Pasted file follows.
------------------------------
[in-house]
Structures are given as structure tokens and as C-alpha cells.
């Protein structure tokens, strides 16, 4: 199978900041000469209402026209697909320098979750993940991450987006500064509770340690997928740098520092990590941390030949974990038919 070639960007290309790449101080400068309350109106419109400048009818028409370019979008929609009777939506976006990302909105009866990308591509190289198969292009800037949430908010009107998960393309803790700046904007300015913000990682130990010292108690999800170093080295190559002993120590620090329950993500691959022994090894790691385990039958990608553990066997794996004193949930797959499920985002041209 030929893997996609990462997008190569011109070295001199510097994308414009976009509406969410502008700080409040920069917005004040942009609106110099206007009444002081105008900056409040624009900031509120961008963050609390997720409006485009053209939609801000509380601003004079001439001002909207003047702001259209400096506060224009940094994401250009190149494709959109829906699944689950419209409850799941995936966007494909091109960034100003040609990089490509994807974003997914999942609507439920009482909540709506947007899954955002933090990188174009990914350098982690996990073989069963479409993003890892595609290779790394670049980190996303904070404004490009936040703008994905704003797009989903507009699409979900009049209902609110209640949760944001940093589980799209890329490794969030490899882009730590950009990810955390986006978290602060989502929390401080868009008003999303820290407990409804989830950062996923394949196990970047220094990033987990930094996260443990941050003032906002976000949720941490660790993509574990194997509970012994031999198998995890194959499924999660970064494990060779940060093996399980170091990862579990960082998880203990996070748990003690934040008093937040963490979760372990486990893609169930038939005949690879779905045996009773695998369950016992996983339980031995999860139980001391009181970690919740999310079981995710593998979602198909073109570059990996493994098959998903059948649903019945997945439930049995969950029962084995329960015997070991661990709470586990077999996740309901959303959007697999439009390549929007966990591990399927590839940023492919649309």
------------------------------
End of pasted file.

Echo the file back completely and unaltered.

[in-house]
Structures are given as structure tokens and as C-alpha cells.
């Protein structure tokens, strides 16, 4: 199978900041000469209402026209697909320098979750993940991450987006500064509770340690997928740098520092990590941390030949974990038919 070639960007290309790449101080400068309350109106419109400048009818028409370019979008929609009777939506976006990302909105009866990308591509190289198969292009800037949430908010009107998960393309803790700046904007300015913000990682130990010292108690999800170093080295190559002993120590620090329950993500691959022994090894790691385990039958990608553990066997794996004193949930797959499920985002041209 030929893997996609990462997008190569011109070295001199510097994308414009976009509406969410502008700080409040920069917005004040942009609106110099206007009444002081105008900056409040624009900031509120961008963050609390997720409006485009053209939609801000509380601003004079001439001002909207003047702001259209400096506060224009940094994401250009190149494709959109829906699944689950419209409850799941995936966007494909091109960034100003040609990089490509994807974003997914999942609507439920009482909540709506947007899954955002933090990188174009990914350098982690996990073989069963479409993003890892595609290779790394670049980190996303904070404004490009936040703008994905704003797009989903507009699409979900009049209902609110209640949760944001940093589980799209890329490794969030490899882009730590950009990810955390986006978290602060989502929390401080868009008003999303820290407990409804989830950062996923394949196990970047220094990033987990930094996260443990941050003032906002976000949720941490660790993509574990194997509970012994031999198998995890194959499924999660970064494990060779940060093996399980170091990862579990960082998880203990996070748990003690934040008093937040963490979760372990486990893609169930038939005949690879779905045996009773695998369950016992996983339980031995999860139980001391009181970690919740999310079981995710593998979602198909073109570059990996493994098959998903059948649903019945997945439930049995969950029962084995329960015997070991661990709470586990077999996740309901959303959007697999439009390549929007966990591990399927590839940023492919649309």